With a program specifically tailored to the needs of older adults, you can not only learn effective stress-relief practices that will support your physical, emotional, and mental health, but you’ll also learn how to consistently thrive in retirement. 


Combat Stressors & Take Control

Stress can be a difficult emotion to manage, but stress management activities for seniors can help you face stress head-on and stay calm.


Don’t let stress stand in the way of living your best retired life. You can find the peace of mind you deserve when you’re armed with our stress-management activities for seniors:


  • #1 Do deep breathing exercises — take a few deep breaths to quickly relax your body and mind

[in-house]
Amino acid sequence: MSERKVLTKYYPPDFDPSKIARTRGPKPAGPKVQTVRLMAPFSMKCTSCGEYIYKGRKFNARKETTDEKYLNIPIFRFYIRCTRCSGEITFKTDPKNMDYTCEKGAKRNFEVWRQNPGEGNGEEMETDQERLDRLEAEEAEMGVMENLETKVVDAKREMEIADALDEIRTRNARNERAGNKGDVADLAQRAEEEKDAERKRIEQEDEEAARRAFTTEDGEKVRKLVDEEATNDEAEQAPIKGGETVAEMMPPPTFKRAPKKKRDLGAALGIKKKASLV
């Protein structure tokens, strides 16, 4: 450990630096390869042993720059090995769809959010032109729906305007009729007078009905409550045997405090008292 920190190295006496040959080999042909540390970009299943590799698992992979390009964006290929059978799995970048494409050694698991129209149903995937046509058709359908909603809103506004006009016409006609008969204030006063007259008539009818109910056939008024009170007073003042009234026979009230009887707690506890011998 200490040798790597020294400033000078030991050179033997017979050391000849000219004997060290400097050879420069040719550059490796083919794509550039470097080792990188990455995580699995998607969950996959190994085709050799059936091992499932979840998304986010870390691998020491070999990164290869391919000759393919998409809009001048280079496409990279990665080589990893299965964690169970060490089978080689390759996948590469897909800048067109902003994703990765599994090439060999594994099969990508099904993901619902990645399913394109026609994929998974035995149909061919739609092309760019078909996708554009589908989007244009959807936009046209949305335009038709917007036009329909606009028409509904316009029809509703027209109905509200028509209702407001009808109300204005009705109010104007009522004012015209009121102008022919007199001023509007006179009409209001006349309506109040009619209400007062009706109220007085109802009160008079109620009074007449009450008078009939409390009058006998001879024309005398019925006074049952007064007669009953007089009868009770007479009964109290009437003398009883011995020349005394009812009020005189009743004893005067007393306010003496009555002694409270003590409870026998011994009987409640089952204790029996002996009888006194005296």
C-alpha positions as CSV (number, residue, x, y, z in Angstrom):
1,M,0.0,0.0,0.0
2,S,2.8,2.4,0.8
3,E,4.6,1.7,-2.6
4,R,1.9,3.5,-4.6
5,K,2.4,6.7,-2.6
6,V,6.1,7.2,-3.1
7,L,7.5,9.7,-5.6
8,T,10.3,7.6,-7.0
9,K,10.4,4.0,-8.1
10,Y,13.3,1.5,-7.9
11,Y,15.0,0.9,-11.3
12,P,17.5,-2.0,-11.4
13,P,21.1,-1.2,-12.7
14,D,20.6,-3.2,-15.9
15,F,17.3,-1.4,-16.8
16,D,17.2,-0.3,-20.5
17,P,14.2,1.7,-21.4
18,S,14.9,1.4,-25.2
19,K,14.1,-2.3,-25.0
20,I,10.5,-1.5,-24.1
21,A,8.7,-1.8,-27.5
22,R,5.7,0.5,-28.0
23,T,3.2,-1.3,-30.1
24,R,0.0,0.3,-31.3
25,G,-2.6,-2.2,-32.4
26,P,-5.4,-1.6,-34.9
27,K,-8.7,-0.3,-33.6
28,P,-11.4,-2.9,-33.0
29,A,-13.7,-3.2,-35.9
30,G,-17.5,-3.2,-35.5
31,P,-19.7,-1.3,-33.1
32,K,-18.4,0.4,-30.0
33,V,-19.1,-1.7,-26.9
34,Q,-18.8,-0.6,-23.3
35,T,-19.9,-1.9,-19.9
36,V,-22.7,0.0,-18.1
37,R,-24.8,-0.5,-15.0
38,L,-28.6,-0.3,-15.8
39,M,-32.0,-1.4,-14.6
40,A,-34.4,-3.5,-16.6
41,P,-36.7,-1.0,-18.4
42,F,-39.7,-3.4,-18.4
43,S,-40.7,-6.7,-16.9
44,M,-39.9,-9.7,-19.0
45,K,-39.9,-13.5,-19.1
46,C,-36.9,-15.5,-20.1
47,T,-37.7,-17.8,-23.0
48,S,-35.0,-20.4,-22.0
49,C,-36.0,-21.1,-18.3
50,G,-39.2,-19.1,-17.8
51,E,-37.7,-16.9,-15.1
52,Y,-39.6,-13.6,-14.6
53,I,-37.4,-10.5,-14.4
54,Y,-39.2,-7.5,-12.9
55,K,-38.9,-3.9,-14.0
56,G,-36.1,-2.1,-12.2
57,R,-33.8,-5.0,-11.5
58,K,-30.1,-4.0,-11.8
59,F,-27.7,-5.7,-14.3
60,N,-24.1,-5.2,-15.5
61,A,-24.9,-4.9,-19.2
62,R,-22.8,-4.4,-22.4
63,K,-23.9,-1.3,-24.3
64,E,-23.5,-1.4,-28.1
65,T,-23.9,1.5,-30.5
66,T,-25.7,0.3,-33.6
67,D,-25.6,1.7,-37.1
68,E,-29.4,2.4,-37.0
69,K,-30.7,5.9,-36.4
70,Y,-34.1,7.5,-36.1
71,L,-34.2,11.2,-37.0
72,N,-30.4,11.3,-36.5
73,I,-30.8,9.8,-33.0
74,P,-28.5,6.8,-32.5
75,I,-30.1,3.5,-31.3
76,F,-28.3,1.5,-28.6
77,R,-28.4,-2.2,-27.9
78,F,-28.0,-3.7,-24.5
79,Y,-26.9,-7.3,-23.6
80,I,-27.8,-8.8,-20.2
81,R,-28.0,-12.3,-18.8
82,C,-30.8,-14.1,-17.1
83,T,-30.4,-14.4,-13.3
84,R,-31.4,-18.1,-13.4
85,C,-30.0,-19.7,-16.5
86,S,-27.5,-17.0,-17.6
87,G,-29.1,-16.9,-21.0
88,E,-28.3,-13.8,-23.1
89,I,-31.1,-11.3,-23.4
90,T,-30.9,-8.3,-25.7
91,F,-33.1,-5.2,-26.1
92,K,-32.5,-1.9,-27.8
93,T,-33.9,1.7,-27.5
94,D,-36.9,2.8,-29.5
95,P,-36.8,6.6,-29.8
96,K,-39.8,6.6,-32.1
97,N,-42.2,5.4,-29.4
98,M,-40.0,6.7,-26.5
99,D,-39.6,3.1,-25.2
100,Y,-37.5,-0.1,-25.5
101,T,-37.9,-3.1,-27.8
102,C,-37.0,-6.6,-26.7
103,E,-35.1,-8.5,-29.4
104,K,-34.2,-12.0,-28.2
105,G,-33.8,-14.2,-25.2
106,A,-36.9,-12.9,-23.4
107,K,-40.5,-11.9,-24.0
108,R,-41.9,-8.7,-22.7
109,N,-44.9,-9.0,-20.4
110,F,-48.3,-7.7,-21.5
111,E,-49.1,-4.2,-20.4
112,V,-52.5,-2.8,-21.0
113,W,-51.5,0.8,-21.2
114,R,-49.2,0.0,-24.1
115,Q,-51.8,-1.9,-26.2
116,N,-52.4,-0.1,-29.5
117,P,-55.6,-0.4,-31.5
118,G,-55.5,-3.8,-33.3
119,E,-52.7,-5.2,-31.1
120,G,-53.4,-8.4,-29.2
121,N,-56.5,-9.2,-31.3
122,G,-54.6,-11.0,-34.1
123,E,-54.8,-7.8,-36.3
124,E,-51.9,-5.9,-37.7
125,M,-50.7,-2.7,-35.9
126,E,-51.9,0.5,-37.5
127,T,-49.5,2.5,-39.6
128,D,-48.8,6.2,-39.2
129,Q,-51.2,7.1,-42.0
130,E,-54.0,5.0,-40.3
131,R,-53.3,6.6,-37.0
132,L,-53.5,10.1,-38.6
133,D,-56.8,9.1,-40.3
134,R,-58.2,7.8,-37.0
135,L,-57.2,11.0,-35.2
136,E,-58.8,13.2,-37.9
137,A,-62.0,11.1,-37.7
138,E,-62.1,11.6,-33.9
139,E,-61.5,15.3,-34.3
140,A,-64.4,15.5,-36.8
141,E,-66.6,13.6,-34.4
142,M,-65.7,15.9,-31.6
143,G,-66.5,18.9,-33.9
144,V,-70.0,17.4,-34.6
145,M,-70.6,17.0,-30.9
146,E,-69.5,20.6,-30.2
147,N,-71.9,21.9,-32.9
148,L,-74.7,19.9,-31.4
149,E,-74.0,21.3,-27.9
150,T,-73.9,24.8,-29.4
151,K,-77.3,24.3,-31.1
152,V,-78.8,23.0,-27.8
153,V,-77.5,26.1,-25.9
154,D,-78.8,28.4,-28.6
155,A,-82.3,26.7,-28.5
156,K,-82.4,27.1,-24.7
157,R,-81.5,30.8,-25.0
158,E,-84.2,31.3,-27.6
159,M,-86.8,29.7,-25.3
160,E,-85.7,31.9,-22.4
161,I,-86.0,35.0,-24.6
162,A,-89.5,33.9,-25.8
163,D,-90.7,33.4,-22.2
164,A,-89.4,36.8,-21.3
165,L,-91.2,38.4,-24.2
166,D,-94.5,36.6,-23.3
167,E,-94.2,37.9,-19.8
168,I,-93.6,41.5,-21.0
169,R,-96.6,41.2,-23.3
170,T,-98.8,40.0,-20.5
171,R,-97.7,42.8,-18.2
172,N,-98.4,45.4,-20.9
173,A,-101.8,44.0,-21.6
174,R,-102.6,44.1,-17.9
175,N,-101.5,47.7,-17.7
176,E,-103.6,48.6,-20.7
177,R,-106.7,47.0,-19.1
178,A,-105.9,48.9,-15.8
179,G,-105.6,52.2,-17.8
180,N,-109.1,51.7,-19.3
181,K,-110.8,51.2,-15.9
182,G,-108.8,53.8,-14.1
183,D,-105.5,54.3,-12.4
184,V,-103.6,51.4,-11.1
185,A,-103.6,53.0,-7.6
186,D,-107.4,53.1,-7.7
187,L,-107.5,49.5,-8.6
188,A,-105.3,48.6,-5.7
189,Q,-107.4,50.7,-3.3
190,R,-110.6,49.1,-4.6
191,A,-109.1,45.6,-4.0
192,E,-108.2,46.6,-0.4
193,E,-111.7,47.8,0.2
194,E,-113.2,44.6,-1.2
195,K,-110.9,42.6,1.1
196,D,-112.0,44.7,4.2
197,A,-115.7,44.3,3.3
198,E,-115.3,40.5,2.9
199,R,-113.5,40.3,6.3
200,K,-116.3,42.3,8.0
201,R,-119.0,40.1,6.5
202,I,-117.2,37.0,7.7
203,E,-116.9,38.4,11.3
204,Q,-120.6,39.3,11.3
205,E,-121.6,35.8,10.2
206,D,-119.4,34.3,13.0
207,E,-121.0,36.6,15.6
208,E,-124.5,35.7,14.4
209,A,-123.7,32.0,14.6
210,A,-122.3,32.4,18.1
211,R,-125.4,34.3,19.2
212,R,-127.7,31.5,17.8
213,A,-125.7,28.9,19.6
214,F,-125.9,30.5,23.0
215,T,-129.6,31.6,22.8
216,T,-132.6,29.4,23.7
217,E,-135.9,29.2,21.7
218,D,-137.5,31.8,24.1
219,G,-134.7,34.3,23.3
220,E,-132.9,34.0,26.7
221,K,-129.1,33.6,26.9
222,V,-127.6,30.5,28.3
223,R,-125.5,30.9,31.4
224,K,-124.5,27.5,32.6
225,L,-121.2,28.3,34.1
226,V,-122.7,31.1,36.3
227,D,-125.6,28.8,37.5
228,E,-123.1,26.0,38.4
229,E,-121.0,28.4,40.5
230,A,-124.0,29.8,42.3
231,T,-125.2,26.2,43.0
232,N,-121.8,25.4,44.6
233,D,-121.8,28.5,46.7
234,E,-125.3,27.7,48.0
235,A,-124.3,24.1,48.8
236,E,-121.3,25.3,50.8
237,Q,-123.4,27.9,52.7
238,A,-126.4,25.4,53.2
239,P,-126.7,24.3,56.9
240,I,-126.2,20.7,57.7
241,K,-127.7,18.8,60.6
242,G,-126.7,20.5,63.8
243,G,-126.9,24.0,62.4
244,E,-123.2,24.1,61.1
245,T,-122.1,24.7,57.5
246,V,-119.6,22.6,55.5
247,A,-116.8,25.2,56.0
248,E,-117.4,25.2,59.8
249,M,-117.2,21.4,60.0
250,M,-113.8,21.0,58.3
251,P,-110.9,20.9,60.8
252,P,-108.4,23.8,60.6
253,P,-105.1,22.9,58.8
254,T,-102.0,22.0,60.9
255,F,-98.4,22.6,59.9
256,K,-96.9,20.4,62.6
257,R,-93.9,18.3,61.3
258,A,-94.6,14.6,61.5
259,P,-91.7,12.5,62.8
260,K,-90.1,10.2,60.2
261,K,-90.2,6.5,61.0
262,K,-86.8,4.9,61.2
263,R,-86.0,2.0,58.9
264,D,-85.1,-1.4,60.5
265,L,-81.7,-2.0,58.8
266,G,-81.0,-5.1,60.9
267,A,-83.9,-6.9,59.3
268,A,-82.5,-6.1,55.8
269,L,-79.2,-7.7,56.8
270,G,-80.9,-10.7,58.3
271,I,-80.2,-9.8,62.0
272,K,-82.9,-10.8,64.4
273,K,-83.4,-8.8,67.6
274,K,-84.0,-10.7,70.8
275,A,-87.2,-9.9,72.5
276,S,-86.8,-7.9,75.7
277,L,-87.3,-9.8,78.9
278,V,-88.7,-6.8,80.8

• #2 Meditate — focus on being in the present moment and feel the stress melt away
  • #3 Engage in exercise — whether it’s low- or high-impact, physical activity significantly reduces stress
  • #4 Keep a gratitude journal — writing down your thoughts and feelings of gratitude can be immensely therapeutic
  • #5 Connect with nature — soak in the healing effects of the outdoors
  • #6 Find a creative outlet — use arts and crafts to escape from reality and stress
  • #7 Enjoy music — whether you’re playing or simply listening to music, it’s a tremendous stress-busting activity
  • #8 Rely on an expert — reach out for professional help to face any challenges head-on


Find what works for you, try them out, and reclaim your calm.